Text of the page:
I wasn’t weird, I wasn’t damaged, I wasn’t broken- I have ADHD!
I looked up from my list and realized I had been talking Tara’s ear off for well over an hour. Talk about hyperfixating! Tara’s eyebrows were raised, a knowing look in her eye. “You just described yourself to a T,” she said. “I think I’m living with a woman with ADHD, and suddenly, everything makes a lot more sense.”
It’s Not Just School Or Work: ADHD & Relationships
ADHD doesn’t just affect one’s work or school performance. It can play a role in almost any aspect of life. One area that many ADHDers report having difficulties in is interpersonal relationships, especially close friendships and romantic relationships. Because ADHD can affect what’s called executive functioning, basic skills like memory, problem-solving, and self-control, many affected people appear lazy to others around them.
I’ve had plenty of executive dysfunction throughout my life. As a kid, if my mom asked me to clean my room, the task felt so overwhelming that I would simply sit down and cry instead of putting my clothes away. In middle school, if a school assignment gave me any difficulties, I would have a panic attack because it seemed far too impossible to finish. In adulthood, my biggest challenge has been with household chores.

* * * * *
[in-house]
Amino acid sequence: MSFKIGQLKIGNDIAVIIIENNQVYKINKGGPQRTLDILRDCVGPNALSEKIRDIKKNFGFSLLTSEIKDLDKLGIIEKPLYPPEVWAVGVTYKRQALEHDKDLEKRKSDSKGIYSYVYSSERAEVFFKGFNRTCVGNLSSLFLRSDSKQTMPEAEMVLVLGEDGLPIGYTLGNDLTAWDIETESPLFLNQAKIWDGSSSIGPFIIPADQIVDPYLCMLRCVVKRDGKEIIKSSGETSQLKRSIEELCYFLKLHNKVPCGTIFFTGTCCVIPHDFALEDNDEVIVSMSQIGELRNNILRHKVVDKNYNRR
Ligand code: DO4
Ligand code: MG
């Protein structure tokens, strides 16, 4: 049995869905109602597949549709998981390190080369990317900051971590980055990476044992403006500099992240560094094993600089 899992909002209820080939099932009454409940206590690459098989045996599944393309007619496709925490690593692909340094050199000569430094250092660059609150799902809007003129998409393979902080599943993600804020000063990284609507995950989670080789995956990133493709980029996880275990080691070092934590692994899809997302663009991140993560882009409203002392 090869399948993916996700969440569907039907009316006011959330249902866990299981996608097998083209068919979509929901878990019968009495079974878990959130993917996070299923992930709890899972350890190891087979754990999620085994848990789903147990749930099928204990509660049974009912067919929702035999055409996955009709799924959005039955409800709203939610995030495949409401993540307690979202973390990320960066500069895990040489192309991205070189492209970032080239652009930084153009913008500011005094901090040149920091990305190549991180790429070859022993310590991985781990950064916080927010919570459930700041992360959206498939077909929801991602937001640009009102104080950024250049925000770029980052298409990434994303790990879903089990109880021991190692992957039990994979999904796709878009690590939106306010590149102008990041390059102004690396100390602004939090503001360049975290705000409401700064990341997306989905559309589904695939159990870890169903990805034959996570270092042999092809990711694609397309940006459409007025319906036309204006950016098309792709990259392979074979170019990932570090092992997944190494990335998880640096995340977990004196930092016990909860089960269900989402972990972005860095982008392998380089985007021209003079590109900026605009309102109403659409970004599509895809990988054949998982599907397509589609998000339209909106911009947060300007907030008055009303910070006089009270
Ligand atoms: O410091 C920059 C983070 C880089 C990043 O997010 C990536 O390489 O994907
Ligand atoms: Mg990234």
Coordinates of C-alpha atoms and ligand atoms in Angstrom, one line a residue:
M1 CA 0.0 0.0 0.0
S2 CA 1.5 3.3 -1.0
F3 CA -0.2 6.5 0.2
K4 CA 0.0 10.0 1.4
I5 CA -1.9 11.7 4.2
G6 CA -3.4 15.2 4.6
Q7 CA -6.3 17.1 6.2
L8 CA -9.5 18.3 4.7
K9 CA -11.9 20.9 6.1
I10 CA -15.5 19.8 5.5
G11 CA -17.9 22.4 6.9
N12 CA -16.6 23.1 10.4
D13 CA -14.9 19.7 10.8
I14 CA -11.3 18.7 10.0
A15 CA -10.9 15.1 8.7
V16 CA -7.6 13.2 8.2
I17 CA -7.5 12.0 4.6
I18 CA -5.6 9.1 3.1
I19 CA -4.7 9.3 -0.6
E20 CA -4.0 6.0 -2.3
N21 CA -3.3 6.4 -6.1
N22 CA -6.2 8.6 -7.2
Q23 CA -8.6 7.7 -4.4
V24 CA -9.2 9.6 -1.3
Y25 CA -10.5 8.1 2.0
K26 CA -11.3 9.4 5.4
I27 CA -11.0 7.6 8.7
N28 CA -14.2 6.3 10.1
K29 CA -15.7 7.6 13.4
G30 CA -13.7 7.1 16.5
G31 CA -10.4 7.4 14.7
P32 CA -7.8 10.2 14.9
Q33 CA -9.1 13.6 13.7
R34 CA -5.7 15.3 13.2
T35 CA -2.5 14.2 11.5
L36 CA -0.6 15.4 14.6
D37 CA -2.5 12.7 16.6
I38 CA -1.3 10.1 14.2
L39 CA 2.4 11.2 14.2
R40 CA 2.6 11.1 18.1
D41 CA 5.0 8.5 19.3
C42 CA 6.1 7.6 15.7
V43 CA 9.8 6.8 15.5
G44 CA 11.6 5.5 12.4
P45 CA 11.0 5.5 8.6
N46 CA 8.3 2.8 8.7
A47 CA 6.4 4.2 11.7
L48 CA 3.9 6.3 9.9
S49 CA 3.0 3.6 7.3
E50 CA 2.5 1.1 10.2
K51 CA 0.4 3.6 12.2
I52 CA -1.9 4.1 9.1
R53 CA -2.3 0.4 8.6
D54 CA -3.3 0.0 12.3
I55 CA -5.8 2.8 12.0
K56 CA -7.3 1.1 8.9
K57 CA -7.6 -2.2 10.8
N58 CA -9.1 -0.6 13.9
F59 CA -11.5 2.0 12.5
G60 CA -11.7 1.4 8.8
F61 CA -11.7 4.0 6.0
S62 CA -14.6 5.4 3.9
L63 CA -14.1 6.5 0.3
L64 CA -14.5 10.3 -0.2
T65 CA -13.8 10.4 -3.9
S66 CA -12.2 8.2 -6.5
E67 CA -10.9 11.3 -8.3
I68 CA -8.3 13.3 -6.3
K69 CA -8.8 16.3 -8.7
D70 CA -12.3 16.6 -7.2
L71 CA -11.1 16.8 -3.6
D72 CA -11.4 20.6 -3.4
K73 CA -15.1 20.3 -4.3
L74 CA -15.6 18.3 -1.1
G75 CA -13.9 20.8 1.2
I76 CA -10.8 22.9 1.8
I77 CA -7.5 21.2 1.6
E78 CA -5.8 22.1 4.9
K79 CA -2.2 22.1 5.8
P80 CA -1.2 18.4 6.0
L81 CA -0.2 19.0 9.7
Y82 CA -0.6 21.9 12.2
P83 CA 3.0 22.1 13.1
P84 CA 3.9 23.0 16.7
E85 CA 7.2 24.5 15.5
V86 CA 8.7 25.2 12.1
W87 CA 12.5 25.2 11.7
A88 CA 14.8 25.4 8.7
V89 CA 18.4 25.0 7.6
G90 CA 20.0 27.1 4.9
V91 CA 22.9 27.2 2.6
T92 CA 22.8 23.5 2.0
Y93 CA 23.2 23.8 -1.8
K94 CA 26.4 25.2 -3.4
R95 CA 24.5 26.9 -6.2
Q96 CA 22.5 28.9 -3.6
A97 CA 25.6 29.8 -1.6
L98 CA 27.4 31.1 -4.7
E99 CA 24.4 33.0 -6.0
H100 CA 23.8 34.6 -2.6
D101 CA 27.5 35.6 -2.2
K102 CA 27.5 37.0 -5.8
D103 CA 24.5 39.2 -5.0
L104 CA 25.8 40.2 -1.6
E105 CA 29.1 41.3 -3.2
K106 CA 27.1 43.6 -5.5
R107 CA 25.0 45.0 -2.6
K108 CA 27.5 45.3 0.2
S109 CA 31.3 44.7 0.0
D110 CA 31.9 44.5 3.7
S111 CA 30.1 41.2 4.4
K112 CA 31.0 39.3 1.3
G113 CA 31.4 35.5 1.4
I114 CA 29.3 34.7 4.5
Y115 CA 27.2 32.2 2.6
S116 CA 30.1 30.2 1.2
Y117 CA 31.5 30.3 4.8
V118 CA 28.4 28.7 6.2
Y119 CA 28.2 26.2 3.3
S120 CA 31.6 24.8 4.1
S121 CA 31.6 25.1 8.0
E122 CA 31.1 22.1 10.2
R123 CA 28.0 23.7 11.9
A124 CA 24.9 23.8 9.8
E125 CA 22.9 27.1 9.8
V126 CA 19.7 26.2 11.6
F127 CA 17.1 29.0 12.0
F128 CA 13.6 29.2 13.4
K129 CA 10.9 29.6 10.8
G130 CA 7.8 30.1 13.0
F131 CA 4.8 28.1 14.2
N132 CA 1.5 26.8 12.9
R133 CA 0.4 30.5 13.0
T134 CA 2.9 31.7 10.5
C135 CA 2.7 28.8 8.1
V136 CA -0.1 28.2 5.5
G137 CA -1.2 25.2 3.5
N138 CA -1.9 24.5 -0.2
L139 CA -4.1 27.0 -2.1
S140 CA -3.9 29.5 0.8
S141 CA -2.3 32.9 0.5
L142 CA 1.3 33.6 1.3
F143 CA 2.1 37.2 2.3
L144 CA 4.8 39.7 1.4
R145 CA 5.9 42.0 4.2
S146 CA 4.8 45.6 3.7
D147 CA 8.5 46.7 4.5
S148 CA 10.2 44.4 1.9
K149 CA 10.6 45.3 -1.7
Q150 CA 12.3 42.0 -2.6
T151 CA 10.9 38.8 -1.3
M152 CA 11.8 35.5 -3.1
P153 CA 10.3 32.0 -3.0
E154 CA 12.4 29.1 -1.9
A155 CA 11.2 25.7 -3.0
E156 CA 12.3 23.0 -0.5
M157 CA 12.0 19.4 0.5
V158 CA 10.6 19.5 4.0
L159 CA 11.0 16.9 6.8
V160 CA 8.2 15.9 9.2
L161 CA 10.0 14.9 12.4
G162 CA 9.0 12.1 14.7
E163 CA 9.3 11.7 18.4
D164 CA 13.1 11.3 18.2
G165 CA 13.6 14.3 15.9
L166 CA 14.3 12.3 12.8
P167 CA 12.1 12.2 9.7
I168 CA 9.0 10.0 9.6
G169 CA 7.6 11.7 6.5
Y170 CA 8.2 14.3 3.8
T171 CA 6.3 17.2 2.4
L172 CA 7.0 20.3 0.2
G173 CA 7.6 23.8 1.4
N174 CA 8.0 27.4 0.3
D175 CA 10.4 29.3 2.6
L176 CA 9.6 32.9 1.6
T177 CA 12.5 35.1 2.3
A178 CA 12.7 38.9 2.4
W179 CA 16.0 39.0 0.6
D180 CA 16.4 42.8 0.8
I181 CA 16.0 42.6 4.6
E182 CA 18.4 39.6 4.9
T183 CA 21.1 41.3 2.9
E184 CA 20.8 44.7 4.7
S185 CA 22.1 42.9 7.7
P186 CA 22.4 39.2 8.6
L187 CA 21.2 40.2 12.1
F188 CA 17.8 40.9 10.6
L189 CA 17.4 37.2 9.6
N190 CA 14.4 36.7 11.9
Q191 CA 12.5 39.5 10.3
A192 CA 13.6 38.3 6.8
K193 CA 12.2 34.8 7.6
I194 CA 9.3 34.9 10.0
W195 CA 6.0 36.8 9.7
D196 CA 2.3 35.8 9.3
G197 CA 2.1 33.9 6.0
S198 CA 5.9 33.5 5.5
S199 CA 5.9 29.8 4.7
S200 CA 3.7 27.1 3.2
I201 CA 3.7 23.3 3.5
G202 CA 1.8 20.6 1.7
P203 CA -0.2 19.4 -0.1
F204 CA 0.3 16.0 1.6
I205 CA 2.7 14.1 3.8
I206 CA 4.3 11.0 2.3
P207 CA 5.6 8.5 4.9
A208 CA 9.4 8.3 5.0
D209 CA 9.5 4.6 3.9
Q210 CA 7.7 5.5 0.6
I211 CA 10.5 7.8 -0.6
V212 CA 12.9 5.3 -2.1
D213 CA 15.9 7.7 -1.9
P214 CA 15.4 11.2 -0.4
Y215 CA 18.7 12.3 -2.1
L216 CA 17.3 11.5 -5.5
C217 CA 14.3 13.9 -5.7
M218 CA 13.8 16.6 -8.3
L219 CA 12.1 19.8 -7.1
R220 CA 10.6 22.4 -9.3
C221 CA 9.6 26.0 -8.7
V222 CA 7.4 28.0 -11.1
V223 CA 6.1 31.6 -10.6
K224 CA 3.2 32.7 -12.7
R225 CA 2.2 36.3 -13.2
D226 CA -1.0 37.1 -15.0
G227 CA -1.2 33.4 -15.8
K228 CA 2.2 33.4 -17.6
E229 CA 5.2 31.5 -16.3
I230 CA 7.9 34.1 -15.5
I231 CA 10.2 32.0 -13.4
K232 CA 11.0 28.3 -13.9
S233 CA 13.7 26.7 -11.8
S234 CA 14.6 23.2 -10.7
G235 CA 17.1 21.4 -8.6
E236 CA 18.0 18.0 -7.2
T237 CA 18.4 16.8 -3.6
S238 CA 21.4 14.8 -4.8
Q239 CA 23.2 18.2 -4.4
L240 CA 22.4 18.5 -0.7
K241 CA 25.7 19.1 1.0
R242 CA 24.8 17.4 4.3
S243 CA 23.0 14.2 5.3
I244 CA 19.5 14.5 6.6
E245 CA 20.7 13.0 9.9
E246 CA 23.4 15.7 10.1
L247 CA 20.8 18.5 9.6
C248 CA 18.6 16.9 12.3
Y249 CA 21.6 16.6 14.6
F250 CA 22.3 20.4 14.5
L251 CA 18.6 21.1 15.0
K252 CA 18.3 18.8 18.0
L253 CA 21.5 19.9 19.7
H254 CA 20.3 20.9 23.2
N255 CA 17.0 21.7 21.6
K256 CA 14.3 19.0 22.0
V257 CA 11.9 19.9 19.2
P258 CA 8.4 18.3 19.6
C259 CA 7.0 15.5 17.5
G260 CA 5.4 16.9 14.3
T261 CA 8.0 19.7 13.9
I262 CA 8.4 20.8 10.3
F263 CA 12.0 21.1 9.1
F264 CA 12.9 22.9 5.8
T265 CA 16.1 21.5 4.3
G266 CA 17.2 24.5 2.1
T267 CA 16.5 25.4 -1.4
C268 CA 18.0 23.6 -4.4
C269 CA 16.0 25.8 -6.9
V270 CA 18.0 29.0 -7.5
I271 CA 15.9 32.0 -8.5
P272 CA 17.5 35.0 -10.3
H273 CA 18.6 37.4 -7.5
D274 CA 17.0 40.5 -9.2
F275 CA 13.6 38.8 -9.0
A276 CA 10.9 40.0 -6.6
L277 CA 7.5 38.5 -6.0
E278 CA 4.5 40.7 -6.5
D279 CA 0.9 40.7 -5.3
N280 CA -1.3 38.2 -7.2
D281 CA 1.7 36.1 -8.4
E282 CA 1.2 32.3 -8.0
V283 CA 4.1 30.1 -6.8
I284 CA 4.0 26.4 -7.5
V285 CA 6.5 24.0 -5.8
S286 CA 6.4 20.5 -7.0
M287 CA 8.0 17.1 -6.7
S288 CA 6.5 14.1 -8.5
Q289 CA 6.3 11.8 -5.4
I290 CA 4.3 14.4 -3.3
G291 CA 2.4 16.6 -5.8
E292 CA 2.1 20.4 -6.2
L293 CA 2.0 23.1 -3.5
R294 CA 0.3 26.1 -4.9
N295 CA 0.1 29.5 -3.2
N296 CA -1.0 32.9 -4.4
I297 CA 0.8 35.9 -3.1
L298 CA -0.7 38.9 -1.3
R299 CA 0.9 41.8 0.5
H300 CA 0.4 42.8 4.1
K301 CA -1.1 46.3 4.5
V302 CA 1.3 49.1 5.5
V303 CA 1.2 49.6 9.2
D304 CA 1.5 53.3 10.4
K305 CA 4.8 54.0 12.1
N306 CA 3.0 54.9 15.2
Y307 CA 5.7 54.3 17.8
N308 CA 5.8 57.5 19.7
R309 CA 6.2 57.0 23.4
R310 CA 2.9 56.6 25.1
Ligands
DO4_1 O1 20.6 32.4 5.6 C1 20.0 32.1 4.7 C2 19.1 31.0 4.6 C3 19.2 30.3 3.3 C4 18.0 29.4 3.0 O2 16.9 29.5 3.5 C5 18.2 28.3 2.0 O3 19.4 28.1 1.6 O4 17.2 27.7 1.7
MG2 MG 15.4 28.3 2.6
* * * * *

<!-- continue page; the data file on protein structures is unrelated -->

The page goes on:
I had a roommate briefly in 2012 and 2013 who moved out because I couldn’t get the dishes done in any sort of timely manner. She thought I was selfish and lazy. I believed her- why else would I be so deficient in basic adult abilities?
These dysfunctions certainly have impacted my relationship with Tara. We have been together for almost 6 years, and have lived together for a little over 5 years. When I lived alone, it didn’t matter if the dishes piled up, or if I didn’t shower for a week, or if there was so much dust in my apartment that I was on the verge of an allergy attack at any moment. But once you add someone else to the mix, these deficits can make or break the relationship.